I’m doing a self portrait series for a university project and it’s taught me a number of things about loving the body I’m in. I shared the picture below on Instagram with the caption: “I’ve had the hardest time with this first semester of my final year of uni. Choosing to do self portraiture is hard, choosing to shoot film is even harder, and fighting the urge to alter my appearance in Photoshop was the hardest. When I first saw this image all I could see was my lil blonde body hairs, acne scars and cellulite – I had to remind myself why I’m doing this project. But I’ve done it and I’m so proud of myself. The work is not even close to finished but I’ve impressed myself with how quickly I’ve managed to pull my motivation back from the abyss.”
I had the most overwhelming response of love and kindness from friends, acquaintances and strangers. People telling me that I deserve to be proud of myself in almost every comment, compliments bringing tears to my eyes, others telling me they’re proud of me. It meant the world to me and it helped me be brave.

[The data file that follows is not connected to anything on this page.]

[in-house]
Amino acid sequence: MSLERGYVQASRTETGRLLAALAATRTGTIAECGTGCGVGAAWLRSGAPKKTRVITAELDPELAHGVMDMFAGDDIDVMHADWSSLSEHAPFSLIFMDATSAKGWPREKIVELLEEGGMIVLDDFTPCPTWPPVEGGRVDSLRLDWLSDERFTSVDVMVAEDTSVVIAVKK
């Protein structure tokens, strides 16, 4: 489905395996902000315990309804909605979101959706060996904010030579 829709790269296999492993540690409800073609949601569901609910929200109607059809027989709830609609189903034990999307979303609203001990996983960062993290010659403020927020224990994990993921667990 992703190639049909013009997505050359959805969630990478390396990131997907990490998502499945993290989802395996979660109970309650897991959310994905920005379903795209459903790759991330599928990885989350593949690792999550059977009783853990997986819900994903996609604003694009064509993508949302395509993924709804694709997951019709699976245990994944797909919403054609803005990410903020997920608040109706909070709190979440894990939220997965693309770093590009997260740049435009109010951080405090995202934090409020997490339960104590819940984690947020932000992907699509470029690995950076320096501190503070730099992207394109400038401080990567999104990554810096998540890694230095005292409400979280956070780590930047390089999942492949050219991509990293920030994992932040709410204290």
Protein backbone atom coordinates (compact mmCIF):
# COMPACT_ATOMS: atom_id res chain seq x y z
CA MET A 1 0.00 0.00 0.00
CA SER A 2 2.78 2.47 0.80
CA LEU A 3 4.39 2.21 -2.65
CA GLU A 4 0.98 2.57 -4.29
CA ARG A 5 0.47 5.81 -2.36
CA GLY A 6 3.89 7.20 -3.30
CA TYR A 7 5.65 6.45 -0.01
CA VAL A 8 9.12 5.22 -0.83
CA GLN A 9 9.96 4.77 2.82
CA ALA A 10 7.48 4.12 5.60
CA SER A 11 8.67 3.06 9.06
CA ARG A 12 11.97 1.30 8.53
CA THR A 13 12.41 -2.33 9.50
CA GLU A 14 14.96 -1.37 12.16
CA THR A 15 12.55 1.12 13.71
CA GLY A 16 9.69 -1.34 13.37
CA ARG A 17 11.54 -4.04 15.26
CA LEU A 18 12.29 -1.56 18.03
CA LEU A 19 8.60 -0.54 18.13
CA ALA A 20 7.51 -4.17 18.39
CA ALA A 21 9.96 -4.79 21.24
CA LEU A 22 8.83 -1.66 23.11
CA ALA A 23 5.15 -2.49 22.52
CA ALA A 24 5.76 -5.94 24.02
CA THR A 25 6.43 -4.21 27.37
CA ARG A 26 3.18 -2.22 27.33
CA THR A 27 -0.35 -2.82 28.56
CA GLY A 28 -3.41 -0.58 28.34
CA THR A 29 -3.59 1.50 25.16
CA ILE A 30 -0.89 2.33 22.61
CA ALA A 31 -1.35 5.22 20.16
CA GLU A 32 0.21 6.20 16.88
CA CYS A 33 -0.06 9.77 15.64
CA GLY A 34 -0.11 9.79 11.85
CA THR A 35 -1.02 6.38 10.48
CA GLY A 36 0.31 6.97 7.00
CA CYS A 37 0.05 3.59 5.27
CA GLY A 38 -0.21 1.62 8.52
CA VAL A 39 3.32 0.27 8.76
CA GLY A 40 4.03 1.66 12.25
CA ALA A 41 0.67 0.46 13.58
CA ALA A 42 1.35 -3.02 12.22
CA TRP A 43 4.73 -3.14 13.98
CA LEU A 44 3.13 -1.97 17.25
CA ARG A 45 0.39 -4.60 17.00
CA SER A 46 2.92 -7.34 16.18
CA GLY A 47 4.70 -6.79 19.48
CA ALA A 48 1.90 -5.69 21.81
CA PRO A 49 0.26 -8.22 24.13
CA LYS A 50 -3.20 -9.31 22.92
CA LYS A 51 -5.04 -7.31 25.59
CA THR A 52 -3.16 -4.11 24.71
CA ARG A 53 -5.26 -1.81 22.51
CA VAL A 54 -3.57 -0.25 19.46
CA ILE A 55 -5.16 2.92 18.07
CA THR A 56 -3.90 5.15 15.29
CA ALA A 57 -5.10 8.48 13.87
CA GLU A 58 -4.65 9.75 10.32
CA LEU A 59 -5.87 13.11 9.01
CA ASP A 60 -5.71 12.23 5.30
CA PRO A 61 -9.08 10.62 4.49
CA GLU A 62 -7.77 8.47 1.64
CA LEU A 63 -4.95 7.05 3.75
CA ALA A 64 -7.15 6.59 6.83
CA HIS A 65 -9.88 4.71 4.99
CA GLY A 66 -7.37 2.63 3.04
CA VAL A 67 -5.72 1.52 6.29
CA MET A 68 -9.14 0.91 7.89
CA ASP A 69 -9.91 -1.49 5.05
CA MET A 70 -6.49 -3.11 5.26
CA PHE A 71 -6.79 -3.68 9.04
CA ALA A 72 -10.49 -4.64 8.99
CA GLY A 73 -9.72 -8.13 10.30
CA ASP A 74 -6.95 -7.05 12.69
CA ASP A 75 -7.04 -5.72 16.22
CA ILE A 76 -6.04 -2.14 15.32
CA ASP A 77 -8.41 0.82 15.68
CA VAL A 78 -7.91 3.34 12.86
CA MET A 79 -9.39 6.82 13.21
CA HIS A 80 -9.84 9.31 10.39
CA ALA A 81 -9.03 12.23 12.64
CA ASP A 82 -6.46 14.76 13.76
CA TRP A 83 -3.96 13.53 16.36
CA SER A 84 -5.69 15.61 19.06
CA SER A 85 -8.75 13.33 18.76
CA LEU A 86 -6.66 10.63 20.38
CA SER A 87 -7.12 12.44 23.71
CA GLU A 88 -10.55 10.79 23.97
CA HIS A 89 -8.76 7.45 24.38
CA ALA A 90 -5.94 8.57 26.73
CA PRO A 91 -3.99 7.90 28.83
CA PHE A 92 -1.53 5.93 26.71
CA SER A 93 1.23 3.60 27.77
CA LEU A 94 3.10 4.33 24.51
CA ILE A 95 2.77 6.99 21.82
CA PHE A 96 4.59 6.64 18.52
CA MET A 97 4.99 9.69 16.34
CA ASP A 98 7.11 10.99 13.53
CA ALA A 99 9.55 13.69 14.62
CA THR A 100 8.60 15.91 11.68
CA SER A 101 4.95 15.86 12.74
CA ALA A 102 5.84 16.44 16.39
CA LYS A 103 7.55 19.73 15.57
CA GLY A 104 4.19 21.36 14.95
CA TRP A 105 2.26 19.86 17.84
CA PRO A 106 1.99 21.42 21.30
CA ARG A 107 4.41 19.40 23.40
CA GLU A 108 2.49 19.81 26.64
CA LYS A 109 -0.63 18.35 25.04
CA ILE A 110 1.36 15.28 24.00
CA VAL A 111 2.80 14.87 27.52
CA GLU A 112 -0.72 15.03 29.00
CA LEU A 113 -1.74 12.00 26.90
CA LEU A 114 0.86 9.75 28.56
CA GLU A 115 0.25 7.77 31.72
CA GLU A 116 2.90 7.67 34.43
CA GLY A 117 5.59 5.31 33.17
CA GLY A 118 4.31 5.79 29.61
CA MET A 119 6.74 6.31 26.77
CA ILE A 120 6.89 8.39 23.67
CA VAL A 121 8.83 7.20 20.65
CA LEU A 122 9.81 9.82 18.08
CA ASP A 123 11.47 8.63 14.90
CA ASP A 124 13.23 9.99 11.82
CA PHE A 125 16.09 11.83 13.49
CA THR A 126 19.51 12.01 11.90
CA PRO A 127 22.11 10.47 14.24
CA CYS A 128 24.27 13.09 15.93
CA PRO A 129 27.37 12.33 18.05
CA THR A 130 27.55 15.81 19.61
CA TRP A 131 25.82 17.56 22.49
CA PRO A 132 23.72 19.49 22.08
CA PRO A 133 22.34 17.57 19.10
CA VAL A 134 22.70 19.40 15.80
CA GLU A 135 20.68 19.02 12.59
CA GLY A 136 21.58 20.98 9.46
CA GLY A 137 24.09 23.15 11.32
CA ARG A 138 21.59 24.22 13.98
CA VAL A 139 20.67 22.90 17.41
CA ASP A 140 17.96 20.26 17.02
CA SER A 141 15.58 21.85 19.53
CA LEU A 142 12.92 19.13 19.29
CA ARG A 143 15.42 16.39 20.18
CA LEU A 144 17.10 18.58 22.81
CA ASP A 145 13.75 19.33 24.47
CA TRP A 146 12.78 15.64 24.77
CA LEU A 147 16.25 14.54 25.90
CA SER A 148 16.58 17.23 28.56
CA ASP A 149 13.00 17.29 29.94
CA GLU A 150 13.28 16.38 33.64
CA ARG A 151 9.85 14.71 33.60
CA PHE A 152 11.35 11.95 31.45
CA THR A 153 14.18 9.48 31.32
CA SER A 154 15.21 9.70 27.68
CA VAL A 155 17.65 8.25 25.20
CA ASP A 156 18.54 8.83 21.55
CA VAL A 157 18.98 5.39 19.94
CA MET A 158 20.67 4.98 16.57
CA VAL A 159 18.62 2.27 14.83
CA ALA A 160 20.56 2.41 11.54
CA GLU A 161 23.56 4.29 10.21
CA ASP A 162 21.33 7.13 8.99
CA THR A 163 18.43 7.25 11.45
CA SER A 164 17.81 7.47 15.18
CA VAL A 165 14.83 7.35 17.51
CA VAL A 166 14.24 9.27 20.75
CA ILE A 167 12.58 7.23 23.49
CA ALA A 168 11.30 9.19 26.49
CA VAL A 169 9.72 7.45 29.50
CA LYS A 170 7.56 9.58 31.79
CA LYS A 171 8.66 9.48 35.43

I’m not looking for approval or validation because I’m more than capable of giving myself those things, but receiving an astounding amount of support in that way was phenomenal.
Shooting medium format film is something I’ve loved since starting uni, I love my course and the equipment we have access to is incredible. Being able to work with Hasselblad cameras is a dream and no matter the subject, the photographs always look beautiful.
I’m at the heaviest weight I’ve ever been but I’m also the happiest I’ve ever been in my life. I’m using this opportunity doing a self negotiated project to combine beauty, satire, feminism and politics in a theatrical manner to create a portfolio of self portraits. Things that seem separate and unrelated become cohesive through this body of work.
I’m challenging the male gaze by showing the power of femininity and visualising the struggles of the suffragette movement that has begun our journey towards equality. Feminism isn’t ‘man-hating’, we don’t all burn our bras and grow out our armpit hair.
I’m creating this work to feel more connected with myself as a woman. I can always be better educated, more informed, and I want to learn to express my passion for something without it turning to anger. We are monster beauties, aggressive, sexual, imperious, unconventional and frightening.
‘The Women’s Movement is not an attempt to arrogate man’s prerogative of manhood; it is not even an attempt to assert and emphasise women’s privilege of womanhood, it is simply the demand the in the life of a woman, as in the life of a man, space and liberty shall be found for a thing bigger than either manhood or womanhood – for humanity.’ Jane Ellen Harrison.